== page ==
While serving as provost at the University of Miami, University President Thomas LeBlanc said his biggest fear was that a student would get hit by a car on a nearby highway.
But at GW, LeBlanc said he is more concerned that a student will post something inappropriate on social media – and ruin their reputation, friendships and career prospects because of it.
“I worry that our students will make a mistake that will haunt them forever,” he said.
In his first formal address to the Class of 2022 at convocation Saturday, the University president’s remarks focused heavily on one issue: the repercussions of social media. LeBlanc said that while officials aren’t launching any formal steps to educate students about the topic, he will continue to speak about the dangers of online posts throughout the year after a spring semester full of controversial online activity.
A Snapchat post caused a firestorm on campus in February after a member of Alpha Phi was pictured holding a banana peel with the caption “Izzy: ‘I’m 1/16 black.’” The post quickly spread around campus and sparked action from both the administration and the Student Association to improve diversity and inclusion on campus.
The SA election brought another round of online incidents later in the spring.
Former SA executive vice presidential candidate Brady Forrest was accused of anti-Semitism after students resurfaced two Facebook posts he wrote in 2014 calling for a boycott of a multicultural event because Jewish student organizations were involved. Two days later, former SA senator and presidential candidate Imani Ross apologized for “offensive” posts about minorities that she posted in 2012 and 2013 – when she was as young as 13.
Forrest and Ross did not return multiple requests for comment.
LeBlanc told faculty members at a Faculty Senate meeting Friday that he plans to address social media use with students throughout the year in part because he realized that nearly all first-year students have always lived in the era of the iPhone.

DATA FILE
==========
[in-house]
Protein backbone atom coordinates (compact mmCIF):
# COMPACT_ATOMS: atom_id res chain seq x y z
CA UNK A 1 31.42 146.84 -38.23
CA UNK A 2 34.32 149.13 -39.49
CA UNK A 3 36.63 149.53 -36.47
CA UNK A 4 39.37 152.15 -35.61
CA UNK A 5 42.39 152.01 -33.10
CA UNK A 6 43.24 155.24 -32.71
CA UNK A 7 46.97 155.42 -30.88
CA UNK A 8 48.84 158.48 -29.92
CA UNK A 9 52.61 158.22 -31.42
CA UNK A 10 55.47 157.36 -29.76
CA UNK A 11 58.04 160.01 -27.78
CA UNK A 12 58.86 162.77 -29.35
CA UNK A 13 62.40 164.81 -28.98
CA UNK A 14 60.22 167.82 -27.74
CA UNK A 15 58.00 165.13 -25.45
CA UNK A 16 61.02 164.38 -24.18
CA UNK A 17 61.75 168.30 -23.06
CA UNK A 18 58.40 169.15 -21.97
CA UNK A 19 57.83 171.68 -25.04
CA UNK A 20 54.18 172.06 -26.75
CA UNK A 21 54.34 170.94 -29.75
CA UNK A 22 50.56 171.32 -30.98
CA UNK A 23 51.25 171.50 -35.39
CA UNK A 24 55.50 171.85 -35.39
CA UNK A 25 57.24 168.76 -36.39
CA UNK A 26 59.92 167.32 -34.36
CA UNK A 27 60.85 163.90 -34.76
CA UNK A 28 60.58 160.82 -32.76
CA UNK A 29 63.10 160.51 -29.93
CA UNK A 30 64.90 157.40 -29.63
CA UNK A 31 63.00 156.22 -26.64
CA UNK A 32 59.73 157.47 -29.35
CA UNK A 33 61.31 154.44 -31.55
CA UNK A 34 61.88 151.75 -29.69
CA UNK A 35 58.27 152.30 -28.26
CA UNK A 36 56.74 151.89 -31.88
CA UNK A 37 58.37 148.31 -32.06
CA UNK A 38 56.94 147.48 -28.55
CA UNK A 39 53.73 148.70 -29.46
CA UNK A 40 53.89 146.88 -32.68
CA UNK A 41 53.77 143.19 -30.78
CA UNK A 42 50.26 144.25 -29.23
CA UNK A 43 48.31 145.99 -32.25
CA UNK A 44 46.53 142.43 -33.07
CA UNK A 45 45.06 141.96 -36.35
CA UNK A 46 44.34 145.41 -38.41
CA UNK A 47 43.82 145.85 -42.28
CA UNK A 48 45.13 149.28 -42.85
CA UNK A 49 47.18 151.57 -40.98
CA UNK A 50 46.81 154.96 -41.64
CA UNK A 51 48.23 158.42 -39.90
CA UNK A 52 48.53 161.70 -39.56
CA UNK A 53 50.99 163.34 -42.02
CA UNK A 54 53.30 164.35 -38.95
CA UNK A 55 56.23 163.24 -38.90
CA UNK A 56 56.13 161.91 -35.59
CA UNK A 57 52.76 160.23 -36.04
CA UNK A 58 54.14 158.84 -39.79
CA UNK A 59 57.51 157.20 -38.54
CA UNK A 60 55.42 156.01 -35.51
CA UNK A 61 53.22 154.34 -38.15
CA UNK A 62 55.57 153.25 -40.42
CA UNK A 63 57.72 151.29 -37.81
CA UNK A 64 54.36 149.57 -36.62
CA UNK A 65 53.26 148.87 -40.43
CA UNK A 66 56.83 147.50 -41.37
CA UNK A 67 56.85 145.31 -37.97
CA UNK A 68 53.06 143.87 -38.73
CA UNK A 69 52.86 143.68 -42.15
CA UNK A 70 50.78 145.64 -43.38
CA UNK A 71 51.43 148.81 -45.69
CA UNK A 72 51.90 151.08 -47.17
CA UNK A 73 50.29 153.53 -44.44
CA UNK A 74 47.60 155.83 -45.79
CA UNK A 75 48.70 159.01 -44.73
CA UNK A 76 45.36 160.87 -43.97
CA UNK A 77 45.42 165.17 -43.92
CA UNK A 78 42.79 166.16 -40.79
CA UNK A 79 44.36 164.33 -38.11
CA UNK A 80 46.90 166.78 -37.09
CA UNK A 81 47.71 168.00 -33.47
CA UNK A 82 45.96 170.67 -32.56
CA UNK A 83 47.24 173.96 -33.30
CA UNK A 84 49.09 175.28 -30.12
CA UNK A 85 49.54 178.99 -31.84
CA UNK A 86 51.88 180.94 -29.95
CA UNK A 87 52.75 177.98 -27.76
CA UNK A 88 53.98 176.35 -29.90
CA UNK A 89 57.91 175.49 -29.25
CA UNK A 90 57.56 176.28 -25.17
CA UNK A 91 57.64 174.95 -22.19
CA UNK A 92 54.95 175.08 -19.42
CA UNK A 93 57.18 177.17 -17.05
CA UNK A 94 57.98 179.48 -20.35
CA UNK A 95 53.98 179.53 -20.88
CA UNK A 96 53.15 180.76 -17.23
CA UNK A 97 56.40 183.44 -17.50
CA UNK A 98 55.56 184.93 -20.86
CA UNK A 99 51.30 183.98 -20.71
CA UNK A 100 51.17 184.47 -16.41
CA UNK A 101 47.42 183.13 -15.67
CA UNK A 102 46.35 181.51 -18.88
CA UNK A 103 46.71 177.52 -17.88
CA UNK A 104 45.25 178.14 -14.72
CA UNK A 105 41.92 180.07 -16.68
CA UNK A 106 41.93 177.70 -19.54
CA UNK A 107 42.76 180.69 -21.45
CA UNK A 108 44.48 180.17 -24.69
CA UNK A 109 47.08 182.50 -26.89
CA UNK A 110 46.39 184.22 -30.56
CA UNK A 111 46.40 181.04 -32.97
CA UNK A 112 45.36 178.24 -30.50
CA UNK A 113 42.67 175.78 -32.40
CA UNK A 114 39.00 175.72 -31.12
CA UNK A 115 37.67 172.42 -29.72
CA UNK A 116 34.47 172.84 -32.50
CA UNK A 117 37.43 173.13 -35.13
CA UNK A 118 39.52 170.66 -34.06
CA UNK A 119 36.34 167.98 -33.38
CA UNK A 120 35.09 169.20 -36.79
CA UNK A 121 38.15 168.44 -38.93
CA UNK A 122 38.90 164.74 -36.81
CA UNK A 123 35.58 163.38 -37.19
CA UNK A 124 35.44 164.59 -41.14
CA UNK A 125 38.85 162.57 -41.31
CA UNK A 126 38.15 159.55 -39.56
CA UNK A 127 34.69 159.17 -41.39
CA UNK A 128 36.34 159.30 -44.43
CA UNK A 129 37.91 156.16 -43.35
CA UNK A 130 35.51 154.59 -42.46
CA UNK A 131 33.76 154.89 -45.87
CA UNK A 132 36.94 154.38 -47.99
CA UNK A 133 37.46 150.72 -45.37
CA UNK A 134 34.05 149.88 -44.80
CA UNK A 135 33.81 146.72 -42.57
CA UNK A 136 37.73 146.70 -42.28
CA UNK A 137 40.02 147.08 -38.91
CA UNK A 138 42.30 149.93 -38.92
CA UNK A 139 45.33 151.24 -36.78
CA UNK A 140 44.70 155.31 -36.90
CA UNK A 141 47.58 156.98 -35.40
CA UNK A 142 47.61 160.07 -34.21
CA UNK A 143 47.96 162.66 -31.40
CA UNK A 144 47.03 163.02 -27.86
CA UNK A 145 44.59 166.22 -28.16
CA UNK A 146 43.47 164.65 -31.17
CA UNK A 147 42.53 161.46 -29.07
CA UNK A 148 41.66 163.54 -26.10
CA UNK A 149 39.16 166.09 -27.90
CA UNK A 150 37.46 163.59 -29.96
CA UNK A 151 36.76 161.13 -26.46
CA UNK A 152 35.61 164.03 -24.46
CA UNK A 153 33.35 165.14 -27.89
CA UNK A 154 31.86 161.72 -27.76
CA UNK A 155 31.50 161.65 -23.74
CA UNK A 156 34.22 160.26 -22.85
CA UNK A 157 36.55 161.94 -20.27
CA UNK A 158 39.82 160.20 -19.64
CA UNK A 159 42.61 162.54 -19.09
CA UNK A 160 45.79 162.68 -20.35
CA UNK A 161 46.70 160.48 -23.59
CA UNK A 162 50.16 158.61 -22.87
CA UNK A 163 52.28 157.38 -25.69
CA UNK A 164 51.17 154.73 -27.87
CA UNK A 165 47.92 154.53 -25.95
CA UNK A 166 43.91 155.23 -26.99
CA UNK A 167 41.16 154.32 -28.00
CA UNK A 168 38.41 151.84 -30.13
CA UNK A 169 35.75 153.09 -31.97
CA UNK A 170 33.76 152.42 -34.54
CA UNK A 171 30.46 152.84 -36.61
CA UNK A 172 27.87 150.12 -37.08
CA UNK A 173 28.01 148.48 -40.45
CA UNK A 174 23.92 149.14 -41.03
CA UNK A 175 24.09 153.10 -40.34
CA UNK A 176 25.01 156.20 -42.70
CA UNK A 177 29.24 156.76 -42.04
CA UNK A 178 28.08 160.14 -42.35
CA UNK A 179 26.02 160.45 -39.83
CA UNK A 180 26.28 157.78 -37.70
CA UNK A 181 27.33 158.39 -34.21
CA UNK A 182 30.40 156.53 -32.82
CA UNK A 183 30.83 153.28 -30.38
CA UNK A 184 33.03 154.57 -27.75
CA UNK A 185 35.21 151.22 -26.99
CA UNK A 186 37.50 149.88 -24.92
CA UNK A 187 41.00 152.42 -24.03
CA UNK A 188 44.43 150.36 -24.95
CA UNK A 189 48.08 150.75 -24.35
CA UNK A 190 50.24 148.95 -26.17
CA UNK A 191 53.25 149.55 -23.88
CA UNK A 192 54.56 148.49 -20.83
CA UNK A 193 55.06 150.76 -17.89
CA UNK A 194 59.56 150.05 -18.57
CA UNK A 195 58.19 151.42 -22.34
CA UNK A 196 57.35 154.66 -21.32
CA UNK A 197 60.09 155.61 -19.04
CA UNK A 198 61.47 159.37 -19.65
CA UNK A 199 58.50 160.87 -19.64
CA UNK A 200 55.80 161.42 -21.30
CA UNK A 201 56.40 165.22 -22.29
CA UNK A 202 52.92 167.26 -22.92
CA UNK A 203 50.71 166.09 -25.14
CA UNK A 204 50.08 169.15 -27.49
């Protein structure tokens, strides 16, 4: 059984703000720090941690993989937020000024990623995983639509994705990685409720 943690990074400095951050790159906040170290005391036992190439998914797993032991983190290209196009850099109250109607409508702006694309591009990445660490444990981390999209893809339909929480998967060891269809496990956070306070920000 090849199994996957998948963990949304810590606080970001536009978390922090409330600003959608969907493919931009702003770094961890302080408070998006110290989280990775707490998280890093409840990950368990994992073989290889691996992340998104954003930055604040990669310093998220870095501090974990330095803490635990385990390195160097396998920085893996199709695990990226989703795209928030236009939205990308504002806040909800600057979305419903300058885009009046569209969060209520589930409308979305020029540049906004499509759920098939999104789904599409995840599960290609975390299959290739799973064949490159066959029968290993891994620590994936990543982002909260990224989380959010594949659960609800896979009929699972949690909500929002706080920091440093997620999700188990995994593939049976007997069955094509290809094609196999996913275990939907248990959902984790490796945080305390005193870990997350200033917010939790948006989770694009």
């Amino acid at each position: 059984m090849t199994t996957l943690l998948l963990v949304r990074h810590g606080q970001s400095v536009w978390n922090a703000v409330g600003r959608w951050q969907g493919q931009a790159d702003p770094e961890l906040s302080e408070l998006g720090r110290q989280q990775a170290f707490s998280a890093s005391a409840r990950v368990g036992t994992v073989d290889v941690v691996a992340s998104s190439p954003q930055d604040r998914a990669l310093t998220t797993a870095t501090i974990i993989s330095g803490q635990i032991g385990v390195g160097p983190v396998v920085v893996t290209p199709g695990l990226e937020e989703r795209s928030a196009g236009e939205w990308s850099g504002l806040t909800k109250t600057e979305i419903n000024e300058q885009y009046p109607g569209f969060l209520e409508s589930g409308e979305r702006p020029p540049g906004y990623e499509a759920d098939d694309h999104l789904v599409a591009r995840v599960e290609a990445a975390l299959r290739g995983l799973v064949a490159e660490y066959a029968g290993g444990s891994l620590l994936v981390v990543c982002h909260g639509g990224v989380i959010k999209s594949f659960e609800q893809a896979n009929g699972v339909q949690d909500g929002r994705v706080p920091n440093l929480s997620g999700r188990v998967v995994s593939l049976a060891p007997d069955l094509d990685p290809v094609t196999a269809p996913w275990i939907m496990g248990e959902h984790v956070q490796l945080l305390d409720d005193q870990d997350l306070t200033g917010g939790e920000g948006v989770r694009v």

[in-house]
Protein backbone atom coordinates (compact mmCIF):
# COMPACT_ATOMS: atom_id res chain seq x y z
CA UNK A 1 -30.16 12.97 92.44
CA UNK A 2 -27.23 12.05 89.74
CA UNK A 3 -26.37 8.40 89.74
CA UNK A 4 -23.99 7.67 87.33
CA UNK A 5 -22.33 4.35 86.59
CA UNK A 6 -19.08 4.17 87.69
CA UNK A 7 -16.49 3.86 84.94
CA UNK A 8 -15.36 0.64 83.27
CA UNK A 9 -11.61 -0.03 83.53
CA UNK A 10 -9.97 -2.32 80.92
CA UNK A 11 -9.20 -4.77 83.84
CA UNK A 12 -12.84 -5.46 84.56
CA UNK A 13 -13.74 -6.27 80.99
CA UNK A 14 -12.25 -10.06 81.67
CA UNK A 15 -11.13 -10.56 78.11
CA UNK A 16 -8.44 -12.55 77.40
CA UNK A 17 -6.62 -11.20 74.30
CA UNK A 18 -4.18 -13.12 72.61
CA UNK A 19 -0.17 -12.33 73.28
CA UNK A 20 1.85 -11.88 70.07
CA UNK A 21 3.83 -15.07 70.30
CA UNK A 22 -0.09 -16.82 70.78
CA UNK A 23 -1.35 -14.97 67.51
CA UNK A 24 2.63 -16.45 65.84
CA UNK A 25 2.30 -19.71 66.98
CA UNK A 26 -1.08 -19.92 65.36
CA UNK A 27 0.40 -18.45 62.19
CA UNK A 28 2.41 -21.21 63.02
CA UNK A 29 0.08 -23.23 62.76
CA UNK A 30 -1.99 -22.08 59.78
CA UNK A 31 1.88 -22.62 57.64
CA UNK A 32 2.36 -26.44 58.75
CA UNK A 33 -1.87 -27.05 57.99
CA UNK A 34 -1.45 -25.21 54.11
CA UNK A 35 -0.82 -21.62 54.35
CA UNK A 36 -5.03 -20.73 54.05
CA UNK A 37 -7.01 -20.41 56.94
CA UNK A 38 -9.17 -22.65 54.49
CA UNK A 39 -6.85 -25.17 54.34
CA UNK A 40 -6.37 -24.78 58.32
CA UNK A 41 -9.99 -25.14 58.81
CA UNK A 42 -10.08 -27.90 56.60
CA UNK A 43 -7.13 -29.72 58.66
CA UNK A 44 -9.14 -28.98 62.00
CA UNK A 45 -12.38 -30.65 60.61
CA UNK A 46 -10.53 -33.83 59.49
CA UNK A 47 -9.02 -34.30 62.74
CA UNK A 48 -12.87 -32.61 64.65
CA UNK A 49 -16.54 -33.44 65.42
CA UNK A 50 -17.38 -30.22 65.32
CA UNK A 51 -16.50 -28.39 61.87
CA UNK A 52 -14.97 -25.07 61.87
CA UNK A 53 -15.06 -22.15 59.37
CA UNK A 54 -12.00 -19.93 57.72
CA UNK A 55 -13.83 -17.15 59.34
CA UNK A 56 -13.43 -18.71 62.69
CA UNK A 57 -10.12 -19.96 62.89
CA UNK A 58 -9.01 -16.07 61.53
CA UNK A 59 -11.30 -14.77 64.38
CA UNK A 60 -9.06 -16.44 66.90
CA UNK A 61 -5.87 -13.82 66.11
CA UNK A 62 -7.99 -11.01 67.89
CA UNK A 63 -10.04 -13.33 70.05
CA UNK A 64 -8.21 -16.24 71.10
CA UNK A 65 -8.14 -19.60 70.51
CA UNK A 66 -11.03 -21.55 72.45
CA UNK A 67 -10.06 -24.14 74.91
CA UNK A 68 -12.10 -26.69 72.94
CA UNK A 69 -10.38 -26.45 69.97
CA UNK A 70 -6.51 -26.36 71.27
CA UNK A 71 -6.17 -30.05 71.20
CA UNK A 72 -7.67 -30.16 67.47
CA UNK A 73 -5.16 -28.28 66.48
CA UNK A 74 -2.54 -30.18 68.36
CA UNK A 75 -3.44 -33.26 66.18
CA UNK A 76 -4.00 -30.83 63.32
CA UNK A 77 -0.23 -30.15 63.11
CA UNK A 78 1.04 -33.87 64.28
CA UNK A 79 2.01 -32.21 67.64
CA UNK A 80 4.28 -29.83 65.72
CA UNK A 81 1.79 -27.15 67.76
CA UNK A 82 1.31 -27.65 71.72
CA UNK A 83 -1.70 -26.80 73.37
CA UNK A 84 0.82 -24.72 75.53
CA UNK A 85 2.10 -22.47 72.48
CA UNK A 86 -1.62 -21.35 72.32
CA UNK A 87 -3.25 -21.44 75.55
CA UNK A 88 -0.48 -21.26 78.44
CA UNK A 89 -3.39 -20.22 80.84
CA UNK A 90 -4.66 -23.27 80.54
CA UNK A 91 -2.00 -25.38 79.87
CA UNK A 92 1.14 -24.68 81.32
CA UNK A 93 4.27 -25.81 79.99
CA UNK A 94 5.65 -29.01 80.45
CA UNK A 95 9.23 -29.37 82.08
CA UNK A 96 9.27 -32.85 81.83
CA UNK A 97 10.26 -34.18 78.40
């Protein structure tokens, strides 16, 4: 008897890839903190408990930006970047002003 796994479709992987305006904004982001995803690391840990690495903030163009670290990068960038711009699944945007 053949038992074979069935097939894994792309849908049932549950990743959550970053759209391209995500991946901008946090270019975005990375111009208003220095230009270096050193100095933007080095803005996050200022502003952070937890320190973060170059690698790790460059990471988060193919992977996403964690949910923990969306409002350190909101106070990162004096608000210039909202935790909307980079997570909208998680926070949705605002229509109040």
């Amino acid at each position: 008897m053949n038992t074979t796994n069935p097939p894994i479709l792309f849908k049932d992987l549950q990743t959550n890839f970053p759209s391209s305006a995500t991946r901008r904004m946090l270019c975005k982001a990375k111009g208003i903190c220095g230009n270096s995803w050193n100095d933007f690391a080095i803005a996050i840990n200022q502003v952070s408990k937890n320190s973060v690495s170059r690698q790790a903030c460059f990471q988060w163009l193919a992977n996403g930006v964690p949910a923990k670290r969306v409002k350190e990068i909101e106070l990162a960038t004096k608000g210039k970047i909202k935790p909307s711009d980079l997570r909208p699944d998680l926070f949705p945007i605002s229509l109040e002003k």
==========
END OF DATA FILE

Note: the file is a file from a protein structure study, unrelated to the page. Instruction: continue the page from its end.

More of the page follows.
“Every freshman has to apologize for something they published when they were 13, and that is going to have consequences,” he said.
LeBlanc said social media has taken away opportunities for students to learn during college because mistakes that they make can be shared widely and be easily attacked. He said misusing social media can lead to permanent consequences – including lost job opportunities.
He added that students do not understand that personal communications, like instant messages, can be spread to social media without students’ consent but still have the same career and social repercussions.
“The people who disagree with you will come after you like rabid dogs,” he said. “That’s not how it used to be on a college campus.”
LeBlanc said he doesn’t have any formal way to measure the effect of starting a conversation about social media use on campus – but that he hopes students will “pause and think” before posting.
Caroline Mehl – the director of the OpenMinds Platform, an educational firm that offers health and social welfare training – said students may feel more empowered to attack one another after a social media mishap because users don’t interact face-to-face online. She said having a large social media following often has negative consequences for a student because instead of engaging with other users and learning from one another, they feel a need to perform.
“There’s a delicate balance between how do you create a community out of a diverse cohort of students, but how do we do that in a way that’s respectful and also in a way that allows us to engage with new experiences, new cultures in a way that encompasses individual growth,” she said.
Andrew Selepak, the director of the online master’s program in social media at the University of Florida, said most professors educate their students about how businesses look through social media accounts and make employment decisions based on the content. He said this type of training should educate students about a university’s core values to ensure that students understand that their actions could also reflect negatively on their institution.
“It’s important that the university discuss what it means to be a member of the university community and the traditions of the school,” he said.